Monday, 28 February 2011

Hungry Caterpillar Literacy and Numeracy

One of the little ones that I childmind loves the story of the Hungry Caterpillar by Eric Carle. I found these printables and knew they were just perfect for a couple of extension activities. We read the story together and picked out the appropriate pieces as we went, laying them out in order (see above).

The set also contains caterpillars of increasing sizes and we ordered these using the language of bigger/smaller and biggest/smallest. The little ones have been exploring opposites and comparisons for a few weeks now and this fitted perfectly.

I did find lots of more complicate ideas on line that really sound wonderful but I have learned that less is often more and that a concept is more completely understood when it is simple. I store the cutouts in a plastic pocket along with the book and keep it in the book cart to be used when the children want it.

Sunday, 27 February 2011

Imparting a Mother's Knowledge...

I am thirty and I don't know about you, but I don't often feel very grown up!! So it was with very great pleasure that I spent about two hours in the kitchen with my youngest daughter today, cooking and baking meals and treats for the next couple of days. We made lasagne, quiche, bread pudding and flapjacks.

As we worked we chatted about home-making things, like cleaning as you go, and stocking the cupboards and how and why we combine ingredients the way we do, and what makes a healthy well-balanced meal, and what well-balanced means..... oh just everything really. It has been a really special time to share together!

After watching me, and with minimal guidance, faith rolled and laid her very own quiche base (we made the pastry together). As she busily buttered slices of bread for a bread pudding she said "Mummy....... I love you!"

Later on that night I could hear my husband's friend in the kitchen saying "Ahhhh is that lasagne, oh is that bread pudding....... has Jen made those quiches?" It made me smile!

Tuesday, 8 February 2011

Mummy, I've made concrete!

 Now those words might strike dread into the hearts of many but Daddy was apparently keeping an eye on matters so I cheerfully went along with it! Follow the steps below to see what happened (photos 3, 4 and 5 were taken by Eve herself)

The mixing of 'concrete' and some investigation of it's properties........

Laying the foundations and initial twig 'bricks'.........

A doorway becomes evident.....

The back of the house, showing a window and part of the bark roof....

The front, with a sturdy lintel over the doorway and the 'shiplap' roof tiles!

I was impressed I have to say...... I just hope it doesn't rain tonight and leave a soggy pile of twigs and bark for the morning!

Friday, 4 February 2011

Read Write Inc....

The reading scheme is split into sets of colour coded books with ten books in each set. They are designed to become progressively more challenging, with a carefully selected number of digraphs and blends in each book. Each story also has a few 'sight words' that are repeated in the sentences throughout. The books are available in full colour but I bought the black and white versions, which come in at around 75pence per book.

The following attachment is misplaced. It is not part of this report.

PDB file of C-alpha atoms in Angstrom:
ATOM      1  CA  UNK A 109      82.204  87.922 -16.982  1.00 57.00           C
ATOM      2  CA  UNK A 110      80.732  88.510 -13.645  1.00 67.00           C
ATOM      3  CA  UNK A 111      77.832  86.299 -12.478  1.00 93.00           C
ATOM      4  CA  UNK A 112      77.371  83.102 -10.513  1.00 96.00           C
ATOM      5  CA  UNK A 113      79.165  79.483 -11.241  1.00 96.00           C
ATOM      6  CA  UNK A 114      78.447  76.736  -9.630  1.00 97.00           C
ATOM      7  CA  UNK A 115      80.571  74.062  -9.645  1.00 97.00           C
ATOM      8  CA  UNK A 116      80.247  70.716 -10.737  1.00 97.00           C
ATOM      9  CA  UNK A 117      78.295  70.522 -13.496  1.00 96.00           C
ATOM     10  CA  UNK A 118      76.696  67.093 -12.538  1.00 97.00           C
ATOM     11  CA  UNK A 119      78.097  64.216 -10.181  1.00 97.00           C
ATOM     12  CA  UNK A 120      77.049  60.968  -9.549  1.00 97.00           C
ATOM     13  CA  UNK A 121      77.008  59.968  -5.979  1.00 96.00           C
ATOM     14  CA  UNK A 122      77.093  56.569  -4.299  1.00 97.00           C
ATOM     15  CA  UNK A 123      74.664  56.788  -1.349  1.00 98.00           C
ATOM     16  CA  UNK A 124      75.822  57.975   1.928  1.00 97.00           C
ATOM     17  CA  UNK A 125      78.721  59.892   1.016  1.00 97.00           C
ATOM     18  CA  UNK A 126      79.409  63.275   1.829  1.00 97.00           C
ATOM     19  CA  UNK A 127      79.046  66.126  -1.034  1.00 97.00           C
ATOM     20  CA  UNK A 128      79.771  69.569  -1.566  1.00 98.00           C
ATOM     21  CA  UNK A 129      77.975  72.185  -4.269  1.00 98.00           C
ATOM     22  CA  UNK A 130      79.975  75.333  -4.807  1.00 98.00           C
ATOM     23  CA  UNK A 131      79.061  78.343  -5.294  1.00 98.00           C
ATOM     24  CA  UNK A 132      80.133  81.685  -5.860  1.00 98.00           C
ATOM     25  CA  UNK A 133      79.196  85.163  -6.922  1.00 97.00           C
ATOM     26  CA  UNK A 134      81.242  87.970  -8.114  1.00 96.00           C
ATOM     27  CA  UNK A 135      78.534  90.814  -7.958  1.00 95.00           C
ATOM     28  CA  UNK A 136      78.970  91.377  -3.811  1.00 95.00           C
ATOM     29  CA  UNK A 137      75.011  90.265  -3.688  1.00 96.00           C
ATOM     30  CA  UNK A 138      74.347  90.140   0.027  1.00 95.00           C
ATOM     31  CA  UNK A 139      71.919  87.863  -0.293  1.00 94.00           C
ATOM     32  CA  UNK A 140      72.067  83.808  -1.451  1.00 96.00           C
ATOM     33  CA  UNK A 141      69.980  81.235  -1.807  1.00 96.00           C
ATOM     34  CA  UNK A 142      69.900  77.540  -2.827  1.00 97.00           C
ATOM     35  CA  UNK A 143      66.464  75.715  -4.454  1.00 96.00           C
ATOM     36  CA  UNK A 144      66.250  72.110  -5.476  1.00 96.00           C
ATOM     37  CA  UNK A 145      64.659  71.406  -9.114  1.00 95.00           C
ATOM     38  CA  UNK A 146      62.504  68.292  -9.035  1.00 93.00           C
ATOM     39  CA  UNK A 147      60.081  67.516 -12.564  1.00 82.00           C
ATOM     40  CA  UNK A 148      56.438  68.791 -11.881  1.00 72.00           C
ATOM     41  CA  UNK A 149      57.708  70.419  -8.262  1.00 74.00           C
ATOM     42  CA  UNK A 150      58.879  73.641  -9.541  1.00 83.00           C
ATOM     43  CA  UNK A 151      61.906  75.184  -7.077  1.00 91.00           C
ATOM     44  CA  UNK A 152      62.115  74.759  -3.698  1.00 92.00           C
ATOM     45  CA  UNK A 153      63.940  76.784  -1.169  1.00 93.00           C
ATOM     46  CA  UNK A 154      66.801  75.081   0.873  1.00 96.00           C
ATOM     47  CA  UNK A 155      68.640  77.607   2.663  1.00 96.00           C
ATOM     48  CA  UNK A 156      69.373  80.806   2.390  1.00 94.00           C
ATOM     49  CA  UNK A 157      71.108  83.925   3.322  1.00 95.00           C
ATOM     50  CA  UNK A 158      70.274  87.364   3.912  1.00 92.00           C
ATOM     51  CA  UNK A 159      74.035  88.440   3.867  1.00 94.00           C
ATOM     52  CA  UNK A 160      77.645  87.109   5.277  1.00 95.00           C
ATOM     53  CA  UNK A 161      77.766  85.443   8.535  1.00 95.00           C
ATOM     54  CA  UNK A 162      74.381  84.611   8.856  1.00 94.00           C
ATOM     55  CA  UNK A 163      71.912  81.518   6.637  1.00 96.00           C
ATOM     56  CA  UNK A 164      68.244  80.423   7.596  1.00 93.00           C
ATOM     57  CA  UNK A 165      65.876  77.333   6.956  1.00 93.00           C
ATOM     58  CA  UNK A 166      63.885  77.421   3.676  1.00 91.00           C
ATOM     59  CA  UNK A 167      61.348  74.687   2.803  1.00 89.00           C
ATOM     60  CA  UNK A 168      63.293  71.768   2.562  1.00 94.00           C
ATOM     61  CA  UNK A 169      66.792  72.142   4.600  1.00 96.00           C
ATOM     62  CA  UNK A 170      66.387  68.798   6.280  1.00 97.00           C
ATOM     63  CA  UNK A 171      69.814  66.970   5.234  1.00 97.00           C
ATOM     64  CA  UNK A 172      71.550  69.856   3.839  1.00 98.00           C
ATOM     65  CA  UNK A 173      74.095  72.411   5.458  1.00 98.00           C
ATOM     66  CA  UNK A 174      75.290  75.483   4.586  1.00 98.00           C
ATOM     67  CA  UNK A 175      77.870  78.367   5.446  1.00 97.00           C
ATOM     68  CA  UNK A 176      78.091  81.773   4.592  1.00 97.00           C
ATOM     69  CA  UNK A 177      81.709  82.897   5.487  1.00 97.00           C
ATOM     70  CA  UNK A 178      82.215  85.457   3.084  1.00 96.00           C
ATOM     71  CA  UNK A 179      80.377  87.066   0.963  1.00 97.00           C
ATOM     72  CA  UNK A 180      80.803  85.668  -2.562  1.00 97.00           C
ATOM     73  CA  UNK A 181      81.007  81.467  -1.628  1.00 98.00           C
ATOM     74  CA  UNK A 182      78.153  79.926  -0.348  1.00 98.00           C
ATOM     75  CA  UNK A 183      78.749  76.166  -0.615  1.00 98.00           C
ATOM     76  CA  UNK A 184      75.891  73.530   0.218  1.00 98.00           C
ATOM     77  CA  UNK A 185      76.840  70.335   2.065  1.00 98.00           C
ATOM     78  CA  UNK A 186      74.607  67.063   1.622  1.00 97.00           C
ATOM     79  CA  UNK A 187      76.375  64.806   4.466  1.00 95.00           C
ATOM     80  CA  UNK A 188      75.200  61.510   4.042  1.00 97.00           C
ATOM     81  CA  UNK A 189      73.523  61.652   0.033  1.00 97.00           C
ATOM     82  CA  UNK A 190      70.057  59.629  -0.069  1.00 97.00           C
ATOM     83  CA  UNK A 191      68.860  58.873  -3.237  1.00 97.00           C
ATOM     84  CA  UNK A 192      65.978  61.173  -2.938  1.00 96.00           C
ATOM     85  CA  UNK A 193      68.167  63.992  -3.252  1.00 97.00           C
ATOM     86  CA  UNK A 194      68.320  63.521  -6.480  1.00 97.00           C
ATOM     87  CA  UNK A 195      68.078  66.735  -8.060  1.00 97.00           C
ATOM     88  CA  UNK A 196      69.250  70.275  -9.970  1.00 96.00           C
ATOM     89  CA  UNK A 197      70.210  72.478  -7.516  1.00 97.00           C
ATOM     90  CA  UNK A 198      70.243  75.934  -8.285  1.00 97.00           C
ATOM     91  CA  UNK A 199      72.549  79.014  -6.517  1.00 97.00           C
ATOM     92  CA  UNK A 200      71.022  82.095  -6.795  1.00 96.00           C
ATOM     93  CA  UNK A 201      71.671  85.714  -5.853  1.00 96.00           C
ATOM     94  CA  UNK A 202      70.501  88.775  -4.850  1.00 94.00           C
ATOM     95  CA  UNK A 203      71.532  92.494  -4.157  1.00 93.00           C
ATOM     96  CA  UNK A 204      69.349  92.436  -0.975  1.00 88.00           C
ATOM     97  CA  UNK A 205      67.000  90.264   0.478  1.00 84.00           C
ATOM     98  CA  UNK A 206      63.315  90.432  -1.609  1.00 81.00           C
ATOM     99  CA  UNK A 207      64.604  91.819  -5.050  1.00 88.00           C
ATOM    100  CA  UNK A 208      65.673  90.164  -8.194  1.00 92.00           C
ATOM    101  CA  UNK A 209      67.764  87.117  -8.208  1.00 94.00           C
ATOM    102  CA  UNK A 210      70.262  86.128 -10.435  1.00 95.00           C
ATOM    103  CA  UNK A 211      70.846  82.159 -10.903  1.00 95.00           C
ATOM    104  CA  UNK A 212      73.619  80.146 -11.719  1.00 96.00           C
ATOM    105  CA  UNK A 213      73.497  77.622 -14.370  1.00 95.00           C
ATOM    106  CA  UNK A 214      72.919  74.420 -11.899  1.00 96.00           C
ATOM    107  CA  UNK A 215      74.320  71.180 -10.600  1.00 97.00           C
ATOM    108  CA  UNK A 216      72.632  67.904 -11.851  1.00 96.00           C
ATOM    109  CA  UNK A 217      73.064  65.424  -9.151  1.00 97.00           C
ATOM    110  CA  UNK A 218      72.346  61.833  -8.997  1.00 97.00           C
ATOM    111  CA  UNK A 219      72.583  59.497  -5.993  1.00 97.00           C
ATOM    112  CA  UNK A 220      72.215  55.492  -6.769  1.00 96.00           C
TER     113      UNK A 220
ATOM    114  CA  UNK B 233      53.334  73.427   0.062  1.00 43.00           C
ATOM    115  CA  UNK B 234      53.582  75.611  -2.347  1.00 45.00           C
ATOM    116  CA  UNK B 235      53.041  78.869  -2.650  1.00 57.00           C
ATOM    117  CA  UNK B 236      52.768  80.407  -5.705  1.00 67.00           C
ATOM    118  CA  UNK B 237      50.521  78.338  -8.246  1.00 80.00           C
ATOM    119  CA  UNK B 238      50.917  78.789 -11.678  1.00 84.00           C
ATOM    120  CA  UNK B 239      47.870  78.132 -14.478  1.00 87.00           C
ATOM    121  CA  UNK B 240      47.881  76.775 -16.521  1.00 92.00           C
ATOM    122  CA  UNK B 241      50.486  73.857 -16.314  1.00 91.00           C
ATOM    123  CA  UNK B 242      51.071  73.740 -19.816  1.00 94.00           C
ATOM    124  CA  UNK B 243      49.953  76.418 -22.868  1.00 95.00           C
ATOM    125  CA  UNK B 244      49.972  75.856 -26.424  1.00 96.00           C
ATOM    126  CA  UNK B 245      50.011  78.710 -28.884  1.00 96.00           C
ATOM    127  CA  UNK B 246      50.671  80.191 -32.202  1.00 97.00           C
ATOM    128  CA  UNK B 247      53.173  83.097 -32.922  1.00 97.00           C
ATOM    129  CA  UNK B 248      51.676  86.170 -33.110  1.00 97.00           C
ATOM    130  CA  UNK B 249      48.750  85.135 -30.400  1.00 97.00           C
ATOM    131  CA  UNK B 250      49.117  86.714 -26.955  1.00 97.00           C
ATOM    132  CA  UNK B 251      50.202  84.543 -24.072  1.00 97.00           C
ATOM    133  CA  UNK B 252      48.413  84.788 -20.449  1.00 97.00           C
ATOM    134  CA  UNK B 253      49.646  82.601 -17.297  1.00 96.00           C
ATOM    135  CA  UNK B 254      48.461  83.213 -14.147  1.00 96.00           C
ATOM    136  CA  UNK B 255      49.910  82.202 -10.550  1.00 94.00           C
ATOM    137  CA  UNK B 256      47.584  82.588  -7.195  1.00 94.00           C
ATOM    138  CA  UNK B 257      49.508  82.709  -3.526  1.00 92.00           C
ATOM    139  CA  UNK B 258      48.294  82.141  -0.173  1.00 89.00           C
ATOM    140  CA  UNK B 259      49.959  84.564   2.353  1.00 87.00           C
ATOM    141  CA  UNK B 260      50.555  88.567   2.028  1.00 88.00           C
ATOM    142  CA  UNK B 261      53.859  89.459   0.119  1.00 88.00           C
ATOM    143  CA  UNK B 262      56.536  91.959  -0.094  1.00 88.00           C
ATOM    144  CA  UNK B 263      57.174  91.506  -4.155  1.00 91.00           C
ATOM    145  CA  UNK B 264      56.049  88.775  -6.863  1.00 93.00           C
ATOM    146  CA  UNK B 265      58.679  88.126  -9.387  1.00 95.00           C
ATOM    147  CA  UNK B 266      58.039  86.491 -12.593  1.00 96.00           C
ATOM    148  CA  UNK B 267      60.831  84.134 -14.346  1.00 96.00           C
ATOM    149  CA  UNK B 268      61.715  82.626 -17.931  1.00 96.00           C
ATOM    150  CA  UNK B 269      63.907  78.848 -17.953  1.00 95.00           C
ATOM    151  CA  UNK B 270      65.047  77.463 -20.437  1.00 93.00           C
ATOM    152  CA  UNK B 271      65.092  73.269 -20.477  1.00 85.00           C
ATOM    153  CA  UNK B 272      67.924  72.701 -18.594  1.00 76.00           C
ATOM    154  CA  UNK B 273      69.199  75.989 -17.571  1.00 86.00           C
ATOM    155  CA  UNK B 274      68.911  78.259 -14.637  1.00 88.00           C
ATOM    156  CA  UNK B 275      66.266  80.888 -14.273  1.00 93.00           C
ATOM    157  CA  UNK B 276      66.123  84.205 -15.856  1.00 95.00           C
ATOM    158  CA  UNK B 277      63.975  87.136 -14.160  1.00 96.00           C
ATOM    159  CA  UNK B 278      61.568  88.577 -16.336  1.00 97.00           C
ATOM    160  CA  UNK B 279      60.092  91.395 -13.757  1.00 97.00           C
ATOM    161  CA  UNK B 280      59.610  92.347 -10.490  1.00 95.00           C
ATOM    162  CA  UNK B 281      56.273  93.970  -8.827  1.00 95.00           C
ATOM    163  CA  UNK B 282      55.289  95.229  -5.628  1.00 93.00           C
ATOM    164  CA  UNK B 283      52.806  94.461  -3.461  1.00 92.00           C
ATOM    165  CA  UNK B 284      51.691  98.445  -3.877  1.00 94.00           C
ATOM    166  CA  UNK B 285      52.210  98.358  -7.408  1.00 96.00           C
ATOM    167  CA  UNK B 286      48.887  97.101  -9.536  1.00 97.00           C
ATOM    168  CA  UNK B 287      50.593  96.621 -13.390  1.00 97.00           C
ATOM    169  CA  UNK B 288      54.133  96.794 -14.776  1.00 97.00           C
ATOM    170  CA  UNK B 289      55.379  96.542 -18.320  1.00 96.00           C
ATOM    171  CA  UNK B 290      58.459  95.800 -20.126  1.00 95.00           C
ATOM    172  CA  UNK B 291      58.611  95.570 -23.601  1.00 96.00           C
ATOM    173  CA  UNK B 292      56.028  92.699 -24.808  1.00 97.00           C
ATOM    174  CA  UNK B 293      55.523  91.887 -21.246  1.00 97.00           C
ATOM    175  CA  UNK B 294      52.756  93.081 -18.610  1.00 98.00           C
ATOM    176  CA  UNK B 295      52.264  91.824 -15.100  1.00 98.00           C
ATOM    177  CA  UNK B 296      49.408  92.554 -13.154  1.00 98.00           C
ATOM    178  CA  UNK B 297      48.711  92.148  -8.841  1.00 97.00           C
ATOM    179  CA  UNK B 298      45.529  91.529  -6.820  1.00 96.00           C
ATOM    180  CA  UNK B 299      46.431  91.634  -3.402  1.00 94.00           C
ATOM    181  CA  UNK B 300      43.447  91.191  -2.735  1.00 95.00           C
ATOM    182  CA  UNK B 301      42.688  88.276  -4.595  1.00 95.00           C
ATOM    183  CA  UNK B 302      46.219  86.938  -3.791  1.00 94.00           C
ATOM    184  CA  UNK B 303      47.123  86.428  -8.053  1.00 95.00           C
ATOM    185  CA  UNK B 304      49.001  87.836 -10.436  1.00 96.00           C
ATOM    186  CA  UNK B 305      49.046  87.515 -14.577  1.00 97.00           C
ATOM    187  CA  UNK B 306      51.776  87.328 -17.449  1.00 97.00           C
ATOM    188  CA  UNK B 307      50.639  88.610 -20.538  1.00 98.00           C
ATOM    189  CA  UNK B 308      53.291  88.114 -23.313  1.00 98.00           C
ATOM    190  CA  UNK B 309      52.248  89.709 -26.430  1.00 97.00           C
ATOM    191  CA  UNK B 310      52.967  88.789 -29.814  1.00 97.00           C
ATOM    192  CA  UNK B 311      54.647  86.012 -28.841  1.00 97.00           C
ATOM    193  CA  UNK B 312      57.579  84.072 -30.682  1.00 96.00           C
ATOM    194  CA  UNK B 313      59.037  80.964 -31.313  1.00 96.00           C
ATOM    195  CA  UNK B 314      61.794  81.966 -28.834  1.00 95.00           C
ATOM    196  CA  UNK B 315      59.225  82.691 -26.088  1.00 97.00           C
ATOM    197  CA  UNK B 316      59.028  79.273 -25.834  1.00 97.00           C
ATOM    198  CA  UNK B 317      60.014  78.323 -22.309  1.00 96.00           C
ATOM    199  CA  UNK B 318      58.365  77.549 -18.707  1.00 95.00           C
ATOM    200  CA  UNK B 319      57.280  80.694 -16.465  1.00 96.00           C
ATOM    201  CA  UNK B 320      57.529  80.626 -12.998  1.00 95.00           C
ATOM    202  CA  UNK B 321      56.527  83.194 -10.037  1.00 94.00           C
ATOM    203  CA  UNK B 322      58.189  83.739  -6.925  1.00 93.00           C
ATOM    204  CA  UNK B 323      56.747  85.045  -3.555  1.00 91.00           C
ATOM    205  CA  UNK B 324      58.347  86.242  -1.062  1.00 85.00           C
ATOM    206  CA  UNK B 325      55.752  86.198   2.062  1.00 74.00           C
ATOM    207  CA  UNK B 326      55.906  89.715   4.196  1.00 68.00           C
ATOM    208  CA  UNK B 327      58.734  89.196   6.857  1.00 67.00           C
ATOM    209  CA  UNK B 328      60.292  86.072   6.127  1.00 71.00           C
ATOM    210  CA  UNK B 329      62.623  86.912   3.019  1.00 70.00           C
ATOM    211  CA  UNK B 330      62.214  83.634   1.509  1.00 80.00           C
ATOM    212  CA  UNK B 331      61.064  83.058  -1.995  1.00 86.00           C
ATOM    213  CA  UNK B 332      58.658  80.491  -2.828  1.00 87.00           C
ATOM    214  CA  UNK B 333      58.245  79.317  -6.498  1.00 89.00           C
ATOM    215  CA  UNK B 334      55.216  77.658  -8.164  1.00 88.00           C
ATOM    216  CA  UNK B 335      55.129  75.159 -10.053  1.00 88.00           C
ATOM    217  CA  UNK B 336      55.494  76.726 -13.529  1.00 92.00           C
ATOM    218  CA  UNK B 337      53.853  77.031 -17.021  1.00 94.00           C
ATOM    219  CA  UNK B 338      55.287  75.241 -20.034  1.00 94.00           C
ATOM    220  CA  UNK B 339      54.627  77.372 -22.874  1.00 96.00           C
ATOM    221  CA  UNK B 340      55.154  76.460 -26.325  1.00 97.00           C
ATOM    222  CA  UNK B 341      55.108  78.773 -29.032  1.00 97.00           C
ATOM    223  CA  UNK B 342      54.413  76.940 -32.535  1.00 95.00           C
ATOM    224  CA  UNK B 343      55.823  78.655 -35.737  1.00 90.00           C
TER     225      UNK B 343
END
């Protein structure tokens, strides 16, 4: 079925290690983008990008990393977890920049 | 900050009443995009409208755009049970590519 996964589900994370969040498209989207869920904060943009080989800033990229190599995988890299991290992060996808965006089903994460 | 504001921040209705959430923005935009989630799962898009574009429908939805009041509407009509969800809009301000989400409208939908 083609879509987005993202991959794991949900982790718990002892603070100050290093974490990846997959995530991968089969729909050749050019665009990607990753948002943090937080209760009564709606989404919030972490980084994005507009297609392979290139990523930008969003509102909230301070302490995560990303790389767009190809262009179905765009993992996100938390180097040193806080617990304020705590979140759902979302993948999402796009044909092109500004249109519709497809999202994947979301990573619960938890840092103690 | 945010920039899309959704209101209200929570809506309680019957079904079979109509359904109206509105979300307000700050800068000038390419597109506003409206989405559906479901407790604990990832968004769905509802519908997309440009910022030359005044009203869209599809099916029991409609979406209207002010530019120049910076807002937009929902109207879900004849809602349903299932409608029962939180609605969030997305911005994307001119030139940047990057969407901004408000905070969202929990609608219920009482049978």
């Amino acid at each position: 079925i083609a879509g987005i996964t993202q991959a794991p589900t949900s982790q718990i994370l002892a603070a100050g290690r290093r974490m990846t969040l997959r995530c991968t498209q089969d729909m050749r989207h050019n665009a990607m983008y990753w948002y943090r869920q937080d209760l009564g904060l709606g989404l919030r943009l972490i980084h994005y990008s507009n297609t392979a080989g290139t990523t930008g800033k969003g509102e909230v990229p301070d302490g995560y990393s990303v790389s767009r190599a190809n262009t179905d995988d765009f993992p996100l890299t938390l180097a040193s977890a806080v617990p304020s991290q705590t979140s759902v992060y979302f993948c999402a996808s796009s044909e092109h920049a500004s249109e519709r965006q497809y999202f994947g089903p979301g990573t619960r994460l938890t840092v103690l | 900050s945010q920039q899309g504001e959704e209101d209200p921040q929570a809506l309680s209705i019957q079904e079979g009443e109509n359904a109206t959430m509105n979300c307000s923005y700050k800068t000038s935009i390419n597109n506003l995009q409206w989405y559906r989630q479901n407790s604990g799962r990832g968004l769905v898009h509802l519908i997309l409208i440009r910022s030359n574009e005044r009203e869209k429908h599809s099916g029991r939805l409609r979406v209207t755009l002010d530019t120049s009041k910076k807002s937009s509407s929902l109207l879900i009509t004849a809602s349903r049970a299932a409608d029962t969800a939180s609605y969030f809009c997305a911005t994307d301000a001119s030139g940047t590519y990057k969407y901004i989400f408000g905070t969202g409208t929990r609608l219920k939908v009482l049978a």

I went through and listed the new sounds and sight words in each story, in order that I could provide corresponding activities and worksheets to prepare and reinforce the new digraphs and blends. For example, set one story one (pictured) has 'sh', 'th', 'ck', 'ng' and 'nk', and the sight words 'the' and 'your'.

I had prepared word lists for the 'blue series' in the Montessori curriculum a few months ago, and was able to use these lists now to make reading activities for each sound. (The blue series posts can be found in the August 2010 archives.) I adapted these word wheels by putting white stickers over the pre-printed letters and writing my own lists around the outside edges, with the beginning blends of 'sh', 'th' and so on on the top wheel. Eve loves using these.... a bit gimmicky but hey if it meets the needs of the child, I think Montessori would have been all for it!

I have also searched out some worksheets from various websites that I sorted out into an order for Eve to do a few each day to reinforce the new sound. Worksheets are a new venture for us. As Eve learned cursive writing, I had always 'written off' (excuse the pun!) worksheet and resources sites as nearly all the printables were in print rather than cursive.  Lately though, Eve has become able to distinguish between the two quite happily. She will read print then write the same word in cursive, so I looked again at what was available and I was pleasantly surprised. I have always been very careful to present only phonetically decodable words to Eve and to use 'English' words that she will be able to recognise and match to pictures. For example, sheets that used a word such as 'wash' would have hit the 'cutting room floor' so to speak! Recently though as Eve becomes more mature, I have been able to explain that some words change the sounds of the letters and 'wash' is one of them, and that in other countries such as America, people use other words for things, such as 'trash' for 'rubbish' for instance. it seems to be another natural step in her broadening her knowledge.